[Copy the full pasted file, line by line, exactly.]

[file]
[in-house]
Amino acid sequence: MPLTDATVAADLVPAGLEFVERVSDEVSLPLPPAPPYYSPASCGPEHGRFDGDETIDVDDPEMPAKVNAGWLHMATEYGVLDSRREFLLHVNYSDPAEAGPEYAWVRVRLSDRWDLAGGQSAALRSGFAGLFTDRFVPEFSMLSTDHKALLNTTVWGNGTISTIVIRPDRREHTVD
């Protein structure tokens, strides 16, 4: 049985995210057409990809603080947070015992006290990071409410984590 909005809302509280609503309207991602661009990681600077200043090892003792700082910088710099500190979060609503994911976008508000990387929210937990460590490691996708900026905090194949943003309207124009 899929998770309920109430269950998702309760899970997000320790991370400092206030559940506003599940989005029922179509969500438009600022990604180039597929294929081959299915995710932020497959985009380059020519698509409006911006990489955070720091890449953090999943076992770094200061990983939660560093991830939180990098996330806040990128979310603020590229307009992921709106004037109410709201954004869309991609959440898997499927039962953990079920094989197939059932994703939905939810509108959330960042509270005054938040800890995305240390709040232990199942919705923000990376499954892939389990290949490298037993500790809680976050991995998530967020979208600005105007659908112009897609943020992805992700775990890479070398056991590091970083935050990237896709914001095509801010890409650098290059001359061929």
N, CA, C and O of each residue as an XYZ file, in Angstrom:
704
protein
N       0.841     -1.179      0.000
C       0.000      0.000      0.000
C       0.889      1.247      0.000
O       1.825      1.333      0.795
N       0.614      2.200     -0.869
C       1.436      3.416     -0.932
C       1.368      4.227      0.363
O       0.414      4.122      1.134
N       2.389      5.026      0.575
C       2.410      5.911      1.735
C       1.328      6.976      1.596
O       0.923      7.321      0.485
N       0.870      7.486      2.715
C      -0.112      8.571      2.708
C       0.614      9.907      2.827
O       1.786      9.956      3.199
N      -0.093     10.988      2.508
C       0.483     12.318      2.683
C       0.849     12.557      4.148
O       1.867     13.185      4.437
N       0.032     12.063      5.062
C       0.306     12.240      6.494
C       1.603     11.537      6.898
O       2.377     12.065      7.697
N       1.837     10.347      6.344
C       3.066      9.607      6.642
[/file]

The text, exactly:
[in-house]
Amino acid sequence: MPLTDATVAADLVPAGLEFVERVSDEVSLPLPPAPPYYSPASCGPEHGRFDGDETIDVDDPEMPAKVNAGWLHMATEYGVLDSRREFLLHVNYSDPAEAGPEYAWVRVRLSDRWDLAGGQSAALRSGFAGLFTDRFVPEFSMLSTDHKALLNTTVWGNGTISTIVIRPDRREHTVD
């Protein structure tokens, strides 16, 4: 049985995210057409990809603080947070015992006290990071409410984590 909005809302509280609503309207991602661009990681600077200043090892003792700082910088710099500190979060609503994911976008508000990387929210937990460590490691996708900026905090194949943003309207124009 899929998770309920109430269950998702309760899970997000320790991370400092206030559940506003599940989005029922179509969500438009600022990604180039597929294929081959299915995710932020497959985009380059020519698509409006911006990489955070720091890449953090999943076992770094200061990983939660560093991830939180990098996330806040990128979310603020590229307009992921709106004037109410709201954004869309991609959440898997499927039962953990079920094989197939059932994703939905939810509108959330960042509270005054938040800890995305240390709040232990199942919705923000990376499954892939389990290949490298037993500790809680976050991995998530967020979208600005105007659908112009897609943020992805992700775990890479070398056991590091970083935050990237896709914001095509801010890409650098290059001359061929």
N, CA, C and O of each residue as an XYZ file, in Angstrom:
704
protein
N       0.841     -1.179      0.000
C       0.000      0.000      0.000
C       0.889      1.247      0.000
O       1.825      1.333      0.795
N       0.614      2.200     -0.869
C       1.436      3.416     -0.932
C       1.368      4.227      0.363
O       0.414      4.122      1.134
N       2.389      5.026      0.575
C       2.410      5.911      1.735
C       1.328      6.976      1.596
O       0.923      7.321      0.485
N       0.870      7.486      2.715
C      -0.112      8.571      2.708
C       0.614      9.907      2.827
O       1.786      9.956      3.199
N      -0.093     10.988      2.508
C       0.483     12.318      2.683
C       0.849     12.557      4.148
O       1.867     13.185      4.437
N       0.032     12.063      5.062
C       0.306     12.240      6.494
C       1.603     11.537      6.898
O       2.377     12.065      7.697
N       1.837     10.347      6.344
C       3.066      9.607      6.642